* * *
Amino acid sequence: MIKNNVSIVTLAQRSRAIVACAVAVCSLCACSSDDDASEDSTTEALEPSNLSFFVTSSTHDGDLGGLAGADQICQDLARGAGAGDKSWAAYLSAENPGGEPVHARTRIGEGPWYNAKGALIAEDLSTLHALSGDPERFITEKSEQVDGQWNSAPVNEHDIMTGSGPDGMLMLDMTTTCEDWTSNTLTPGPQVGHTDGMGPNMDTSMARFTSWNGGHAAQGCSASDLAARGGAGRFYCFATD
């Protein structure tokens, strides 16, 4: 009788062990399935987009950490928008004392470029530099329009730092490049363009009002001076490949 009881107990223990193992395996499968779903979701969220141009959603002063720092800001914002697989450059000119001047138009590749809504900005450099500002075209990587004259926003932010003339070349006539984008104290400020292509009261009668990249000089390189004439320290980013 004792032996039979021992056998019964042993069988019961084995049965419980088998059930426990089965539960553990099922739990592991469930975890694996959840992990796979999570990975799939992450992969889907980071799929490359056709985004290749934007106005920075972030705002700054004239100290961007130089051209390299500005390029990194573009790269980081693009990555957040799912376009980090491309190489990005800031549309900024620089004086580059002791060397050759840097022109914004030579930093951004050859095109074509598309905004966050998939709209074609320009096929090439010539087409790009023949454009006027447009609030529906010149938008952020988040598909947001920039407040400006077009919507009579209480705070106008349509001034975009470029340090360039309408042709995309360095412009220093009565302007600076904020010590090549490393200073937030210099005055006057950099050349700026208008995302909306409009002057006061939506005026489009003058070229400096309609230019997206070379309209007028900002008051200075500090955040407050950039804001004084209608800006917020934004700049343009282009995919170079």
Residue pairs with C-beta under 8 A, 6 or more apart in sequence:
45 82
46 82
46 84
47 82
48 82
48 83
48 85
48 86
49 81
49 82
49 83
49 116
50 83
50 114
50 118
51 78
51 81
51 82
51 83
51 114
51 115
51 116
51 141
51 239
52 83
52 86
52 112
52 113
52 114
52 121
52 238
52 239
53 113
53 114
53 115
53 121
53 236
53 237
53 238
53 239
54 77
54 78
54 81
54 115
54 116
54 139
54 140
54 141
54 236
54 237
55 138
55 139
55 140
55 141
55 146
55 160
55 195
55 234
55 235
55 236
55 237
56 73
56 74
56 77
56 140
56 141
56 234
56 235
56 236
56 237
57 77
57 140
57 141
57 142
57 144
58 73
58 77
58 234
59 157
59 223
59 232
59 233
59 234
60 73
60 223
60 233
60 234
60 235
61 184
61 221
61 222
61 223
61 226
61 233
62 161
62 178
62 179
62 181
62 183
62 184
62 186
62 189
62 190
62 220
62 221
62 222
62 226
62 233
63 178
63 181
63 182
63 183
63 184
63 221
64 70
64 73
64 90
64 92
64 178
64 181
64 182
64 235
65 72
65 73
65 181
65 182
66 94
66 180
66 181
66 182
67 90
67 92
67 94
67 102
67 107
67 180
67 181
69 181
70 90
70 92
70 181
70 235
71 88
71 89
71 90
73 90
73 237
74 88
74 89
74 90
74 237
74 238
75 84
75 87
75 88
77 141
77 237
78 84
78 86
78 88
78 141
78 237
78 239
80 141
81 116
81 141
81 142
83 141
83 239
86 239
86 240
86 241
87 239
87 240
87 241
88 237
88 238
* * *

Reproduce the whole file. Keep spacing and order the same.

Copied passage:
Amino acid sequence: MIKNNVSIVTLAQRSRAIVACAVAVCSLCACSSDDDASEDSTTEALEPSNLSFFVTSSTHDGDLGGLAGADQICQDLARGAGAGDKSWAAYLSAENPGGEPVHARTRIGEGPWYNAKGALIAEDLSTLHALSGDPERFITEKSEQVDGQWNSAPVNEHDIMTGSGPDGMLMLDMTTTCEDWTSNTLTPGPQVGHTDGMGPNMDTSMARFTSWNGGHAAQGCSASDLAARGGAGRFYCFATD
């Protein structure tokens, strides 16, 4: 009788062990399935987009950490928008004392470029530099329009730092490049363009009002001076490949 009881107990223990193992395996499968779903979701969220141009959603002063720092800001914002697989450059000119001047138009590749809504900005450099500002075209990587004259926003932010003339070349006539984008104290400020292509009261009668990249000089390189004439320290980013 004792032996039979021992056998019964042993069988019961084995049965419980088998059930426990089965539960553990099922739990592991469930975890694996959840992990796979999570990975799939992450992969889907980071799929490359056709985004290749934007106005920075972030705002700054004239100290961007130089051209390299500005390029990194573009790269980081693009990555957040799912376009980090491309190489990005800031549309900024620089004086580059002791060397050759840097022109914004030579930093951004050859095109074509598309905004966050998939709209074609320009096929090439010539087409790009023949454009006027447009609030529906010149938008952020988040598909947001920039407040400006077009919507009579209480705070106008349509001034975009470029340090360039309408042709995309360095412009220093009565302007600076904020010590090549490393200073937030210099005055006057950099050349700026208008995302909306409009002057006061939506005026489009003058070229400096309609230019997206070379309209007028900002008051200075500090955040407050950039804001004084209608800006917020934004700049343009282009995919170079």
Residue pairs with C-beta under 8 A, 6 or more apart in sequence:
45 82
46 82
46 84
47 82
48 82
48 83
48 85
48 86
49 81
49 82
49 83
49 116
50 83
50 114
50 118
51 78
51 81
51 82
51 83
51 114
51 115
51 116
51 141
51 239
52 83
52 86
52 112
52 113
52 114
52 121
52 238
52 239
53 113
53 114
53 115
53 121
53 236
53 237
53 238
53 239
54 77
54 78
54 81
54 115
54 116
54 139
54 140
54 141
54 236
54 237
55 138
55 139
55 140
55 141
55 146
55 160
55 195
55 234
55 235
55 236
55 237
56 73
56 74
56 77
56 140
56 141
56 234
56 235
56 236
56 237
57 77
57 140
57 141
57 142
57 144
58 73
58 77
58 234
59 157
59 223
59 232
59 233
59 234
60 73
60 223
60 233
60 234
60 235
61 184
61 221
61 222
61 223
61 226
61 233
62 161
62 178
62 179
62 181
62 183
62 184
62 186
62 189
62 190
62 220
62 221
62 222
62 226
62 233
63 178
63 181
63 182
63 183
63 184
63 221
64 70
64 73
64 90
64 92
64 178
64 181
64 182
64 235
65 72
65 73
65 181
65 182
66 94
66 180
66 181
66 182
67 90
67 92
67 94
67 102
67 107
67 180
67 181
69 181
70 90
70 92
70 181
70 235
71 88
71 89
71 90
73 90
73 237
74 88
74 89
74 90
74 237
74 238
75 84
75 87
75 88
77 141
77 237
78 84
78 86
78 88
78 141
78 237
78 239
80 141
81 116
81 141
81 142
83 141
83 239
86 239
86 240
86 241
87 239
87 240
87 241
88 237
88 238